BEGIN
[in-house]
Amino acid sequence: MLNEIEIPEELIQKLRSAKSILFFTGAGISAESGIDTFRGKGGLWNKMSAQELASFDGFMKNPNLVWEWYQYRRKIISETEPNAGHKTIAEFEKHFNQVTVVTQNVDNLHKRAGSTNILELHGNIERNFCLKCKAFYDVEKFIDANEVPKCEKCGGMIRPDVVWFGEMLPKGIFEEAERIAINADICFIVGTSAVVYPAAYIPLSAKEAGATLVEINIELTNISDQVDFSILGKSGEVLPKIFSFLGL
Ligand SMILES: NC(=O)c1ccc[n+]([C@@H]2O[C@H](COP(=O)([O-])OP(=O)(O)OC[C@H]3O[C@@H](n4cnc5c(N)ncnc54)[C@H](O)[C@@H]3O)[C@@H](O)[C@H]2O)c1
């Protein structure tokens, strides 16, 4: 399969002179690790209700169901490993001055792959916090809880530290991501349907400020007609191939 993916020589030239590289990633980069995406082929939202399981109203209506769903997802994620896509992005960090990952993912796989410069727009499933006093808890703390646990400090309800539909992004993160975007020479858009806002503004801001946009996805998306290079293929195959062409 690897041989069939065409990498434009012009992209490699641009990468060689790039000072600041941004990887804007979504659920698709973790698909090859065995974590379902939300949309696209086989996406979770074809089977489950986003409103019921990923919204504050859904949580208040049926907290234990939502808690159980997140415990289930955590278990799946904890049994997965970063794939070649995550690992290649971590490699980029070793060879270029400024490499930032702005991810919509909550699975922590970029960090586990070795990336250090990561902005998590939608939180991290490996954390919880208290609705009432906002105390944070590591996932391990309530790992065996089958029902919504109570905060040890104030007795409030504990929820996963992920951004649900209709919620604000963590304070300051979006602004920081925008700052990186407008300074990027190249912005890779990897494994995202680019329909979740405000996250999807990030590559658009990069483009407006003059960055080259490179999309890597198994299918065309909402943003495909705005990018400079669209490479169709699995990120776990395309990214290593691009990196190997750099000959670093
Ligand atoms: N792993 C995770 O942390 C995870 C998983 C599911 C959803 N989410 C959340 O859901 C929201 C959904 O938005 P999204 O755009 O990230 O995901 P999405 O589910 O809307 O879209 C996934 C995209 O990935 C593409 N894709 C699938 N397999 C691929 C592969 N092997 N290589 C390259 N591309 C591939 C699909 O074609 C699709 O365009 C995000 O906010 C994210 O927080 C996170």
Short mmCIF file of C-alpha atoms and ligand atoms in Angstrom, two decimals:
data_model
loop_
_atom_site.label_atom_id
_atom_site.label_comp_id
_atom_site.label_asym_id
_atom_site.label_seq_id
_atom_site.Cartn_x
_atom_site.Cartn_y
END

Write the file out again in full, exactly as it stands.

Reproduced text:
[in-house]
Amino acid sequence: MLNEIEIPEELIQKLRSAKSILFFTGAGISAESGIDTFRGKGGLWNKMSAQELASFDGFMKNPNLVWEWYQYRRKIISETEPNAGHKTIAEFEKHFNQVTVVTQNVDNLHKRAGSTNILELHGNIERNFCLKCKAFYDVEKFIDANEVPKCEKCGGMIRPDVVWFGEMLPKGIFEEAERIAINADICFIVGTSAVVYPAAYIPLSAKEAGATLVEINIELTNISDQVDFSILGKSGEVLPKIFSFLGL
Ligand SMILES: NC(=O)c1ccc[n+]([C@@H]2O[C@H](COP(=O)([O-])OP(=O)(O)OC[C@H]3O[C@@H](n4cnc5c(N)ncnc54)[C@H](O)[C@@H]3O)[C@@H](O)[C@H]2O)c1
């Protein structure tokens, strides 16, 4: 399969002179690790209700169901490993001055792959916090809880530290991501349907400020007609191939 993916020589030239590289990633980069995406082929939202399981109203209506769903997802994620896509992005960090990952993912796989410069727009499933006093808890703390646990400090309800539909992004993160975007020479858009806002503004801001946009996805998306290079293929195959062409 690897041989069939065409990498434009012009992209490699641009990468060689790039000072600041941004990887804007979504659920698709973790698909090859065995974590379902939300949309696209086989996406979770074809089977489950986003409103019921990923919204504050859904949580208040049926907290234990939502808690159980997140415990289930955590278990799946904890049994997965970063794939070649995550690992290649971590490699980029070793060879270029400024490499930032702005991810919509909550699975922590970029960090586990070795990336250090990561902005998590939608939180991290490996954390919880208290609705009432906002105390944070590591996932391990309530790992065996089958029902919504109570905060040890104030007795409030504990929820996963992920951004649900209709919620604000963590304070300051979006602004920081925008700052990186407008300074990027190249912005890779990897494994995202680019329909979740405000996250999807990030590559658009990069483009407006003059960055080259490179999309890597198994299918065309909402943003495909705005990018400079669209490479169709699995990120776990395309990214290593691009990196190997750099000959670093
Ligand atoms: N792993 C995770 O942390 C995870 C998983 C599911 C959803 N989410 C959340 O859901 C929201 C959904 O938005 P999204 O755009 O990230 O995901 P999405 O589910 O809307 O879209 C996934 C995209 O990935 C593409 N894709 C699938 N397999 C691929 C592969 N092997 N290589 C390259 N591309 C591939 C699909 O074609 C699709 O365009 C995000 O906010 C994210 O927080 C996170």
Short mmCIF file of C-alpha atoms and ligand atoms in Angstrom, two decimals:
data_model
loop_
_atom_site.label_atom_id
_atom_site.label_comp_id
_atom_site.label_asym_id
_atom_site.label_seq_id
_atom_site.Cartn_x
_atom_site.Cartn_y